Park in the National Trust car park and follow the coastal signs to the walk down to Three Cliffs bay beach. The beach is known to be one of the UK’s most beautiful beaches and it is obvious to see when you arrive that it’s named after the three limestone cliffs right by the bay surrounded by a stunning stretch of sandy beaches and sand dunes. The view as you walk down the path to the beach, are framed with the green foliage and you’ll capture a full panoramic shot of the bay below you. This is a steep hike but manageable, you can always stop and gaze over to the view to motivate you!
In peak season the beach is peppered with climbers but you can discover the bay by walking under the cliffs via an arch. Step across the stone bridge which connects the walk to the main portion of the beach.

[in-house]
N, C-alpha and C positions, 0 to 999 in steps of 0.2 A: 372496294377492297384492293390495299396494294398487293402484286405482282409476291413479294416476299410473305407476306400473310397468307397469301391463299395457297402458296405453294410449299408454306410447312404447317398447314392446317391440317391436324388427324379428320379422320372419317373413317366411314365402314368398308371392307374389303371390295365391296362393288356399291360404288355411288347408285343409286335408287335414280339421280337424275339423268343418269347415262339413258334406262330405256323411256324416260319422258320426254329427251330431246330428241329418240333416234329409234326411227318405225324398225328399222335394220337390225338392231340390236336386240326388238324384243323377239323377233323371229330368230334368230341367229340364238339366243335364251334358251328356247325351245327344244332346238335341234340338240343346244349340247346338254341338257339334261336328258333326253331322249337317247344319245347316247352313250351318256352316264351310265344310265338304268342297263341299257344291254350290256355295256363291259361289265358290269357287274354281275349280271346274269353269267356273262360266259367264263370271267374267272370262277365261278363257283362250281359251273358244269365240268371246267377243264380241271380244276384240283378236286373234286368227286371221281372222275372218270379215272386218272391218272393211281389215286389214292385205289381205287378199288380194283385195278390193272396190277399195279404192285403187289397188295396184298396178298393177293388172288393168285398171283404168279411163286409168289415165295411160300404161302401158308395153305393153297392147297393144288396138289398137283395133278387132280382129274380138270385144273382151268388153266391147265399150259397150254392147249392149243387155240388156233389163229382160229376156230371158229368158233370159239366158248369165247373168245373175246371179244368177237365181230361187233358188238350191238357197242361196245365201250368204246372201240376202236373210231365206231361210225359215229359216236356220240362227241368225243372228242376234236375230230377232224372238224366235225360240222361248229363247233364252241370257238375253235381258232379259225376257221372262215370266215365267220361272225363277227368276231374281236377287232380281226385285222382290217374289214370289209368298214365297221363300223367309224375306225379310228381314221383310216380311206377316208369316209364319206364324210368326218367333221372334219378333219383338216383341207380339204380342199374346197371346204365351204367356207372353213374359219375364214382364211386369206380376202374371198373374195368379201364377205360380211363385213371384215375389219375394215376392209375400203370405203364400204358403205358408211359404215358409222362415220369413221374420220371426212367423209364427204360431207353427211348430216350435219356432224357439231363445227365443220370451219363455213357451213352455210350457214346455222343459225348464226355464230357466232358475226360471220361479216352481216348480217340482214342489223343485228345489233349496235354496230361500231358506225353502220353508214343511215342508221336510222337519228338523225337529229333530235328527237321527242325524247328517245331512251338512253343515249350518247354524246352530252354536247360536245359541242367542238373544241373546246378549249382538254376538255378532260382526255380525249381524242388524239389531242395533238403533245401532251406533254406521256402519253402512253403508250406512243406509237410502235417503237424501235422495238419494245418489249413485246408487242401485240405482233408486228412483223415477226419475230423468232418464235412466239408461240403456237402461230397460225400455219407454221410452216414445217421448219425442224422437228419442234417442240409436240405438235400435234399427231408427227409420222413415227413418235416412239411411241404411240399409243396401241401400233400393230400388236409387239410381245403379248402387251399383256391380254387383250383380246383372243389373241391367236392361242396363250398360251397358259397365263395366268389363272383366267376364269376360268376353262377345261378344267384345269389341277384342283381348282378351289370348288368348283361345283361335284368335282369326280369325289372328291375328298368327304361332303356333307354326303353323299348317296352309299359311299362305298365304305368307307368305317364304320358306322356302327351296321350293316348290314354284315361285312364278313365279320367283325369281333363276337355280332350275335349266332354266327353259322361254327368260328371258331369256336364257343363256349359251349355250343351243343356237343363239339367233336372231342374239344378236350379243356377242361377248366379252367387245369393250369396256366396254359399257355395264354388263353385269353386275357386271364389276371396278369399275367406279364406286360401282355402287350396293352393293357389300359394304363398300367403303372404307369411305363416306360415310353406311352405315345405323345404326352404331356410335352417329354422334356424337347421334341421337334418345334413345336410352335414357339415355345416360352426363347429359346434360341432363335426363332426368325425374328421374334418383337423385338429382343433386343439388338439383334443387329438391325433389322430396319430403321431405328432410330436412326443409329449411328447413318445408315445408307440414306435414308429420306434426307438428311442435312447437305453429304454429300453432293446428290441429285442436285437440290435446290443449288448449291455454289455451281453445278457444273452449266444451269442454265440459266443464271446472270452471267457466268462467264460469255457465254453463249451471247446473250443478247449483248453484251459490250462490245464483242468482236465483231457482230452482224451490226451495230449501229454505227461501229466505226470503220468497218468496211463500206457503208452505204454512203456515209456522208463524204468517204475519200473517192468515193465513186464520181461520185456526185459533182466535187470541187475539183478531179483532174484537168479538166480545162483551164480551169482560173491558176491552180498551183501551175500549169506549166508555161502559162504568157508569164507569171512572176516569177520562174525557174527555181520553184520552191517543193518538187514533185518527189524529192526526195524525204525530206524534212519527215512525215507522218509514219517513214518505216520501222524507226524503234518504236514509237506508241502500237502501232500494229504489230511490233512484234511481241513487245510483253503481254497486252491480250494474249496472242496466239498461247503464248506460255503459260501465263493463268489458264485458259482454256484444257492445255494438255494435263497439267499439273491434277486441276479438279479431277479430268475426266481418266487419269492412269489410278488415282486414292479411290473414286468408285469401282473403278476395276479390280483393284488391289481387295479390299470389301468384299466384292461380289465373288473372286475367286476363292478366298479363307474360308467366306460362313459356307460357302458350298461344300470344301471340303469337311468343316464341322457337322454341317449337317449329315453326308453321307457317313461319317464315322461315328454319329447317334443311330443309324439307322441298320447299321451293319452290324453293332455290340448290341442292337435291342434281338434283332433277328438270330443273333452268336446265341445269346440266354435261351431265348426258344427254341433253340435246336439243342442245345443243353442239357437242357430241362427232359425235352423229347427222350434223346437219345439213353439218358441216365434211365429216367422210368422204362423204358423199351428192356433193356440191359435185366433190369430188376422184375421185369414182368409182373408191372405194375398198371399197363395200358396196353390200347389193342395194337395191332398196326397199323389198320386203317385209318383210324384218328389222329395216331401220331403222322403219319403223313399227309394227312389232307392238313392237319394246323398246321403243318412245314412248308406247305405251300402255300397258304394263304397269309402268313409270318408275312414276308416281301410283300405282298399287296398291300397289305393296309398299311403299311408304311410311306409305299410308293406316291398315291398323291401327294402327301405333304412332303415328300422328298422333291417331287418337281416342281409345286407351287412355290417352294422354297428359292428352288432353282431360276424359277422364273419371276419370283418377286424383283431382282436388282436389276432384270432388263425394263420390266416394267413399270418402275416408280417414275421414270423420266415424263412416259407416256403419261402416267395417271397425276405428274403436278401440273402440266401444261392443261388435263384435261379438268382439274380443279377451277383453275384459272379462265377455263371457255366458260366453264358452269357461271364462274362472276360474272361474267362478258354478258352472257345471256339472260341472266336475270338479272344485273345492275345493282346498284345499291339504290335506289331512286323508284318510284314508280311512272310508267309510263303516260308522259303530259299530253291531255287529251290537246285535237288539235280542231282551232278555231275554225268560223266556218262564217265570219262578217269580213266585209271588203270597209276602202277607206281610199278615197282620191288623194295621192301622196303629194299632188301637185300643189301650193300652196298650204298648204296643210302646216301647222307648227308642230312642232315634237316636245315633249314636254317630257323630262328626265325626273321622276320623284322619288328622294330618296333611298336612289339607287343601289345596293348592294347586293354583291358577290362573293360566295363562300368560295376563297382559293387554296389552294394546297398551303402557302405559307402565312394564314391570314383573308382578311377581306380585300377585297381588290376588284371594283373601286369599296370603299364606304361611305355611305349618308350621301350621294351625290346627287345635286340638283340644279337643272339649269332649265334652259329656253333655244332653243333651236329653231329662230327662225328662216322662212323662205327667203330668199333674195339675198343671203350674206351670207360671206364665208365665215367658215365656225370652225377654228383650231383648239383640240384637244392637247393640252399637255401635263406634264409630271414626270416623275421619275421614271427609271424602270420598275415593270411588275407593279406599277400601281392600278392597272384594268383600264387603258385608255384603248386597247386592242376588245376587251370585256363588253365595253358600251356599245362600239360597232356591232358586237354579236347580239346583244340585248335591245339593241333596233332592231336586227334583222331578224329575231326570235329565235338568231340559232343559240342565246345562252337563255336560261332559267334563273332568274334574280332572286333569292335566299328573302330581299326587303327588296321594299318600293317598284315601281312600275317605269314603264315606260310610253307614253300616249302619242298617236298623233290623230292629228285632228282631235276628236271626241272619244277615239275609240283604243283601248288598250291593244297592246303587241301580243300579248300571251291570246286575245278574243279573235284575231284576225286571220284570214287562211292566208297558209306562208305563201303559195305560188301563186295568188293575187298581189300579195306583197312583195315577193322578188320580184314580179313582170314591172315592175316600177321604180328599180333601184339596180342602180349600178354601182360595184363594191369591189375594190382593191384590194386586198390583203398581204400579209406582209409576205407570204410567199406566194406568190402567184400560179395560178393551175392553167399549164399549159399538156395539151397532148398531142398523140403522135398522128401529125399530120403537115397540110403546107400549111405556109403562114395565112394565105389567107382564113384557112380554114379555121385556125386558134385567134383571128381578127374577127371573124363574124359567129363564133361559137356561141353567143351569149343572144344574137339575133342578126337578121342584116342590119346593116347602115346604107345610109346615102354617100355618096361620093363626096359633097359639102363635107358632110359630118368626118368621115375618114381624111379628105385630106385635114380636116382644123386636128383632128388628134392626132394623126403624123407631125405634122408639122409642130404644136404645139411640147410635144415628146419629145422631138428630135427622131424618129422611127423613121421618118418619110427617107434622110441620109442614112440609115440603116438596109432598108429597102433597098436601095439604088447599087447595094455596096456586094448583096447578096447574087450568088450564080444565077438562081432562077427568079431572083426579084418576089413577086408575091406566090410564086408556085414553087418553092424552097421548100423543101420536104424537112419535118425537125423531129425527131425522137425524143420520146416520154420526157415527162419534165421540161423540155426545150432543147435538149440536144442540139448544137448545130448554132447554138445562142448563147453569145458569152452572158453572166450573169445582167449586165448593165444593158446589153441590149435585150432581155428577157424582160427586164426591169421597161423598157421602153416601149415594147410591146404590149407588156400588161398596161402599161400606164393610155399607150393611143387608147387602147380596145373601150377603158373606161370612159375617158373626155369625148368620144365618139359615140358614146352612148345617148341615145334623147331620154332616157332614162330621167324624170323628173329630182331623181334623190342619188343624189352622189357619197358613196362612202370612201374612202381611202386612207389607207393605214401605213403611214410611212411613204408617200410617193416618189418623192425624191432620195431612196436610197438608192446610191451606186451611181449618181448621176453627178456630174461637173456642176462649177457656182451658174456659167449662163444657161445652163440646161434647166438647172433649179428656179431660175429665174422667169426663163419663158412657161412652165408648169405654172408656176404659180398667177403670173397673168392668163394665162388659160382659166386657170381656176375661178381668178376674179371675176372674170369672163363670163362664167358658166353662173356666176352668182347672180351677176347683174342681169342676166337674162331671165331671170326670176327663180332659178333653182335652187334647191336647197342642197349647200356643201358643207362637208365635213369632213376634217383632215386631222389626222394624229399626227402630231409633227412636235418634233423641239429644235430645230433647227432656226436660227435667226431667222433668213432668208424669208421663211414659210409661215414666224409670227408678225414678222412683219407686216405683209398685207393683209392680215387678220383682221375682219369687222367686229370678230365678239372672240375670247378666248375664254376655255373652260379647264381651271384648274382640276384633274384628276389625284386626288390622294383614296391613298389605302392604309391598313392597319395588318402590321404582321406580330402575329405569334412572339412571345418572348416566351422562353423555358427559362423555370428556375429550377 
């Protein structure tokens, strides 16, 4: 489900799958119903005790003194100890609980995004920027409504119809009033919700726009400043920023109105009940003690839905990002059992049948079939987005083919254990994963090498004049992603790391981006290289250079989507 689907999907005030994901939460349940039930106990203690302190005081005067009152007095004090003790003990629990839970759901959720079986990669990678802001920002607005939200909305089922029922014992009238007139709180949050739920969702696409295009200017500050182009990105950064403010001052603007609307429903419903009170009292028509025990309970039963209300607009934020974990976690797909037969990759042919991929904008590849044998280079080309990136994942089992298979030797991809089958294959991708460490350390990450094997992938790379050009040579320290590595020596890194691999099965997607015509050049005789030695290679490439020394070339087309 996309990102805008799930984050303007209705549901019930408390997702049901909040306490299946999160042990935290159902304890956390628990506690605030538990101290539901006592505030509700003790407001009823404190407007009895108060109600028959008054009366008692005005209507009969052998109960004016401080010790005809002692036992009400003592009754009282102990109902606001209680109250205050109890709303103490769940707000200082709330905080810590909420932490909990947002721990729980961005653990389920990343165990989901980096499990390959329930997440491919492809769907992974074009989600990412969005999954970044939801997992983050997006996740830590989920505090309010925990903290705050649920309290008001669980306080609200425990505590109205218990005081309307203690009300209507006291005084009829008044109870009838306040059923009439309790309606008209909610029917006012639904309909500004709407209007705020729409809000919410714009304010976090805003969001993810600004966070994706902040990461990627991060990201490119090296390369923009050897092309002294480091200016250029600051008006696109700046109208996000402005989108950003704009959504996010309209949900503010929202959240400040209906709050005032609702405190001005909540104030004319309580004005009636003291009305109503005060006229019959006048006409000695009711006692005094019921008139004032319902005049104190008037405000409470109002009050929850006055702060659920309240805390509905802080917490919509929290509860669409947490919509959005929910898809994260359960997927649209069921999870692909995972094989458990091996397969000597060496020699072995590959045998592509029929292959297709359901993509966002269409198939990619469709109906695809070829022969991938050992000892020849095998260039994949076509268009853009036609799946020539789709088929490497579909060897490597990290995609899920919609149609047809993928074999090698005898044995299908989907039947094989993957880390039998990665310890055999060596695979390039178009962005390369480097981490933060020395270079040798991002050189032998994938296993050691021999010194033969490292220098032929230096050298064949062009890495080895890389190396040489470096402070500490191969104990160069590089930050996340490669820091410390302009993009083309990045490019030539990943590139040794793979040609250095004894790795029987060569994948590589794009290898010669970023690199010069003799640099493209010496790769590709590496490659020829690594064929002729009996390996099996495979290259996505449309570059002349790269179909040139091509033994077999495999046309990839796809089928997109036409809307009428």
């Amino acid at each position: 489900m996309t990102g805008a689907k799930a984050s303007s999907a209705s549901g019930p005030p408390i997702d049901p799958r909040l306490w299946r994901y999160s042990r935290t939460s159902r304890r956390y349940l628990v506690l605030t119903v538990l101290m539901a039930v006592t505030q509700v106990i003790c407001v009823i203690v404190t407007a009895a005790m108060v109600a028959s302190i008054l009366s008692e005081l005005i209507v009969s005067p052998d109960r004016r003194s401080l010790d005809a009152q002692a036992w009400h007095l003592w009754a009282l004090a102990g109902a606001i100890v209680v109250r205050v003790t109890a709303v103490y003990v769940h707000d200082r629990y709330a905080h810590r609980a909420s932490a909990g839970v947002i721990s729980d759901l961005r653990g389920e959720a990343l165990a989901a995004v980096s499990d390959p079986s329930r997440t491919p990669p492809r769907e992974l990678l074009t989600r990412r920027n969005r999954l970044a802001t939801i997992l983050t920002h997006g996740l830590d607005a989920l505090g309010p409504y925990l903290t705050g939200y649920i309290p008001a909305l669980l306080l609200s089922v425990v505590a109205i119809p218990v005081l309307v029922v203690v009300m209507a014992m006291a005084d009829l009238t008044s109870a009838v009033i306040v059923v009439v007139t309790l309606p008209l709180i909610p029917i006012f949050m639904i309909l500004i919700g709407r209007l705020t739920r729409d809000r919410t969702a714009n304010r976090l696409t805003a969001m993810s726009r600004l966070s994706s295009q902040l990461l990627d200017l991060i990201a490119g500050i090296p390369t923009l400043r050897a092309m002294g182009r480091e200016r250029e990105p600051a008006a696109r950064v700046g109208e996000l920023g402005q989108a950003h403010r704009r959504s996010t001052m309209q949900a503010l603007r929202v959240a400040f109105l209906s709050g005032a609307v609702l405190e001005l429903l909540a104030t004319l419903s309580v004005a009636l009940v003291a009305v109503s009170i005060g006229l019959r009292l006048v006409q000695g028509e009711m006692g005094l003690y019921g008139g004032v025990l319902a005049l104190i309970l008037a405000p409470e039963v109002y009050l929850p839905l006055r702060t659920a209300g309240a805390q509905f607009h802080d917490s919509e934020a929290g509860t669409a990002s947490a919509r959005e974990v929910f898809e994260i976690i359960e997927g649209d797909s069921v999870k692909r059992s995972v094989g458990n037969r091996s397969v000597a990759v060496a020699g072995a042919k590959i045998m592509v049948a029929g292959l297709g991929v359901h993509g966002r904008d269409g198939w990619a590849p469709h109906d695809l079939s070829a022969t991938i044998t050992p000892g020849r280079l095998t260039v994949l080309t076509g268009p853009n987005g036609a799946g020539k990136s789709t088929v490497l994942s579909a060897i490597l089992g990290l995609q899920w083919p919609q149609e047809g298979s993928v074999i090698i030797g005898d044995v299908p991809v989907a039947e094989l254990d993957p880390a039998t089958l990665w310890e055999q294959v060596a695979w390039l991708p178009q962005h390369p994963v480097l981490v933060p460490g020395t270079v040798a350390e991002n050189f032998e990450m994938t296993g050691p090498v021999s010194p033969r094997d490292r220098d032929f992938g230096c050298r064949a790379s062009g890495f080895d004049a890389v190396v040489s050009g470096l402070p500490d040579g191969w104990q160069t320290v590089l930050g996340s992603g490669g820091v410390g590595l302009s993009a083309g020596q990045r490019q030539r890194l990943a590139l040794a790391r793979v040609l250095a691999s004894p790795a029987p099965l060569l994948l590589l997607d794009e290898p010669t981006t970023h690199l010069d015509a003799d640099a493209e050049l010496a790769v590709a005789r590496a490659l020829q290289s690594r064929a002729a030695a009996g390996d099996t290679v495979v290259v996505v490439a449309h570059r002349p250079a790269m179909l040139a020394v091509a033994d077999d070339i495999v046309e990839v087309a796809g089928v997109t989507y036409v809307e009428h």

Be-lavie Tip: A great time to visit is sunset or sunrise for some incredible landscape photography!
- Walking along the coast
- Rock Scrarmbling
- Taking in the vistas
- Picnic on the beach
- Sunrise or sunset walk
Sat nav: Penmaen Gower. SA£ 2HB
Mumbles is a traditional Victorian Welsh fishing village located to the west of Swansea Bay and is around a 20 minute drive from the city of Swansea. It sits at the entry point or mouth of the Gower peninsula and was voted the best place to live in Wales by the British Times. It’s village community vibe in a city was part of this accolade as well as the coastal roads being lined with independent shops from cafes and restaurants to arts and crafts centres as well as the famous Mumbles ice-cream parlours, wine bars, luxury boutiques, craft stores and galleries as well as an impressive artisan market on a Saturday.